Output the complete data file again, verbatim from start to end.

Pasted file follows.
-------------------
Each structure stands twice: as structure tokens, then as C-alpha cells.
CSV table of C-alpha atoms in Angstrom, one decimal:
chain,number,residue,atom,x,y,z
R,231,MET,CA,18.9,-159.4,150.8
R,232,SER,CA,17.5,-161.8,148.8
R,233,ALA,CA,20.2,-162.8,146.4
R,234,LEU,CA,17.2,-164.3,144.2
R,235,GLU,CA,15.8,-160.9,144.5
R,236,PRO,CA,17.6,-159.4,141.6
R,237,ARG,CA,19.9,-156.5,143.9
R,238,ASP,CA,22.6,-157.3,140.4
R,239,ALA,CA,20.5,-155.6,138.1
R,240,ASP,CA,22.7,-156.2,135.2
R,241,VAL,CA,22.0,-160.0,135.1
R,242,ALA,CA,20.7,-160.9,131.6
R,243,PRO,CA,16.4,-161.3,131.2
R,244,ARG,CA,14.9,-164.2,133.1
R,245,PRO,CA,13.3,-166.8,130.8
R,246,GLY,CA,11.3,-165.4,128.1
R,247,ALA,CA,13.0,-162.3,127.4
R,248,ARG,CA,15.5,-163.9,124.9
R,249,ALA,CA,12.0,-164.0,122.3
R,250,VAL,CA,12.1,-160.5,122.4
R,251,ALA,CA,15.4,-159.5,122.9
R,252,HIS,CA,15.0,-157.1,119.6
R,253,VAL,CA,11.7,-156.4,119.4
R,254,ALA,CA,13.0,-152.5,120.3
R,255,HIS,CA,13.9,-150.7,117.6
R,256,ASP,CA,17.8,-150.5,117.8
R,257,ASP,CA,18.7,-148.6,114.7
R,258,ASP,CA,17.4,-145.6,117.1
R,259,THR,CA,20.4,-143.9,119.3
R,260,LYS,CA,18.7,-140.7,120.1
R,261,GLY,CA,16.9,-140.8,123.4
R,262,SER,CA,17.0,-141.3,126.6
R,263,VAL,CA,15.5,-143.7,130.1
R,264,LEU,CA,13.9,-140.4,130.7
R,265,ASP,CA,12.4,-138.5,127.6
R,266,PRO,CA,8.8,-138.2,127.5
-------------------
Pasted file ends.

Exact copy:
Each structure stands twice: as structure tokens, then as C-alpha cells.
CSV table of C-alpha atoms in Angstrom, one decimal:
chain,number,residue,atom,x,y,z
R,231,MET,CA,18.9,-159.4,150.8
R,232,SER,CA,17.5,-161.8,148.8
R,233,ALA,CA,20.2,-162.8,146.4
R,234,LEU,CA,17.2,-164.3,144.2
R,235,GLU,CA,15.8,-160.9,144.5
R,236,PRO,CA,17.6,-159.4,141.6
R,237,ARG,CA,19.9,-156.5,143.9
R,238,ASP,CA,22.6,-157.3,140.4
R,239,ALA,CA,20.5,-155.6,138.1
R,240,ASP,CA,22.7,-156.2,135.2
R,241,VAL,CA,22.0,-160.0,135.1
R,242,ALA,CA,20.7,-160.9,131.6
R,243,PRO,CA,16.4,-161.3,131.2
R,244,ARG,CA,14.9,-164.2,133.1
R,245,PRO,CA,13.3,-166.8,130.8
R,246,GLY,CA,11.3,-165.4,128.1
R,247,ALA,CA,13.0,-162.3,127.4
R,248,ARG,CA,15.5,-163.9,124.9
R,249,ALA,CA,12.0,-164.0,122.3
R,250,VAL,CA,12.1,-160.5,122.4
R,251,ALA,CA,15.4,-159.5,122.9
R,252,HIS,CA,15.0,-157.1,119.6
R,253,VAL,CA,11.7,-156.4,119.4
R,254,ALA,CA,13.0,-152.5,120.3
R,255,HIS,CA,13.9,-150.7,117.6
R,256,ASP,CA,17.8,-150.5,117.8
R,257,ASP,CA,18.7,-148.6,114.7
R,258,ASP,CA,17.4,-145.6,117.1
R,259,THR,CA,20.4,-143.9,119.3
R,260,LYS,CA,18.7,-140.7,120.1
R,261,GLY,CA,16.9,-140.8,123.4
R,262,SER,CA,17.0,-141.3,126.6
R,263,VAL,CA,15.5,-143.7,130.1
R,264,LEU,CA,13.9,-140.4,130.7
R,265,ASP,CA,12.4,-138.5,127.6
R,266,PRO,CA,8.8,-138.2,127.5